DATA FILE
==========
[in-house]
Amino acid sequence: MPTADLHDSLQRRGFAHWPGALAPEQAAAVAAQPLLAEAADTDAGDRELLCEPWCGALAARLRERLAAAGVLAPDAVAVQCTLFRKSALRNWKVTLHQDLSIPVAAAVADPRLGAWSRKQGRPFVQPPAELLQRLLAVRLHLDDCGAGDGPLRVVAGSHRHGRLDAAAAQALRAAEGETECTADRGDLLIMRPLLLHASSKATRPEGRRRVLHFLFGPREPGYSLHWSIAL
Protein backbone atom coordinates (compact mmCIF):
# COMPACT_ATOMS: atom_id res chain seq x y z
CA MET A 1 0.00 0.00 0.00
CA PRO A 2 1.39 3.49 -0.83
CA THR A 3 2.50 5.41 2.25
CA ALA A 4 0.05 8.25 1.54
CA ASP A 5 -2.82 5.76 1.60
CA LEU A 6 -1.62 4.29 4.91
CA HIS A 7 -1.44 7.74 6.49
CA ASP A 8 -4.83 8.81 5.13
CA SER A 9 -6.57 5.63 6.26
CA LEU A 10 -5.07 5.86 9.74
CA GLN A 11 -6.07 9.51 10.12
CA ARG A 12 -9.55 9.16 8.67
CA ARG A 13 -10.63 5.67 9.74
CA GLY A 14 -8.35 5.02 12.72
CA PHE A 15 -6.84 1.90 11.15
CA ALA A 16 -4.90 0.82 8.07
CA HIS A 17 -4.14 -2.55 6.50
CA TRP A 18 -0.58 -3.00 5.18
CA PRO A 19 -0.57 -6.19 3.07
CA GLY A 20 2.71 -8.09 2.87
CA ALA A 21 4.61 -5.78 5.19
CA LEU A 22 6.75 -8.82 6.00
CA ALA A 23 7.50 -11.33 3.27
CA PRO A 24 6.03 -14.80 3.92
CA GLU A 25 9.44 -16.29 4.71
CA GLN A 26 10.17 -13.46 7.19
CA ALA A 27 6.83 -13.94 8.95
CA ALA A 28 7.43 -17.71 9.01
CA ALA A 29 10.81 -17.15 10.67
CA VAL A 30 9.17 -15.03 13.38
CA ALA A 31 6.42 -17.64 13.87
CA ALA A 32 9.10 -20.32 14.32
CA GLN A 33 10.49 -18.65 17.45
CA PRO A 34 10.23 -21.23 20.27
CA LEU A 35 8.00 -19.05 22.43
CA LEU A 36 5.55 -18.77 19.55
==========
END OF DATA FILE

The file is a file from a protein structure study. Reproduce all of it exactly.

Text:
[in-house]
Amino acid sequence: MPTADLHDSLQRRGFAHWPGALAPEQAAAVAAQPLLAEAADTDAGDRELLCEPWCGALAARLRERLAAAGVLAPDAVAVQCTLFRKSALRNWKVTLHQDLSIPVAAAVADPRLGAWSRKQGRPFVQPPAELLQRLLAVRLHLDDCGAGDGPLRVVAGSHRHGRLDAAAAQALRAAEGETECTADRGDLLIMRPLLLHASSKATRPEGRRRVLHFLFGPREPGYSLHWSIAL
Protein backbone atom coordinates (compact mmCIF):
# COMPACT_ATOMS: atom_id res chain seq x y z
CA MET A 1 0.00 0.00 0.00
CA PRO A 2 1.39 3.49 -0.83
CA THR A 3 2.50 5.41 2.25
CA ALA A 4 0.05 8.25 1.54
CA ASP A 5 -2.82 5.76 1.60
CA LEU A 6 -1.62 4.29 4.91
CA HIS A 7 -1.44 7.74 6.49
CA ASP A 8 -4.83 8.81 5.13
CA SER A 9 -6.57 5.63 6.26
CA LEU A 10 -5.07 5.86 9.74
CA GLN A 11 -6.07 9.51 10.12
CA ARG A 12 -9.55 9.16 8.67
CA ARG A 13 -10.63 5.67 9.74
CA GLY A 14 -8.35 5.02 12.72
CA PHE A 15 -6.84 1.90 11.15
CA ALA A 16 -4.90 0.82 8.07
CA HIS A 17 -4.14 -2.55 6.50
CA TRP A 18 -0.58 -3.00 5.18
CA PRO A 19 -0.57 -6.19 3.07
CA GLY A 20 2.71 -8.09 2.87
CA ALA A 21 4.61 -5.78 5.19
CA LEU A 22 6.75 -8.82 6.00
CA ALA A 23 7.50 -11.33 3.27
CA PRO A 24 6.03 -14.80 3.92
CA GLU A 25 9.44 -16.29 4.71
CA GLN A 26 10.17 -13.46 7.19
CA ALA A 27 6.83 -13.94 8.95
CA ALA A 28 7.43 -17.71 9.01
CA ALA A 29 10.81 -17.15 10.67
CA VAL A 30 9.17 -15.03 13.38
CA ALA A 31 6.42 -17.64 13.87
CA ALA A 32 9.10 -20.32 14.32
CA GLN A 33 10.49 -18.65 17.45
CA PRO A 34 10.23 -21.23 20.27
CA LEU A 35 8.00 -19.05 22.43
CA LEU A 36 5.55 -18.77 19.55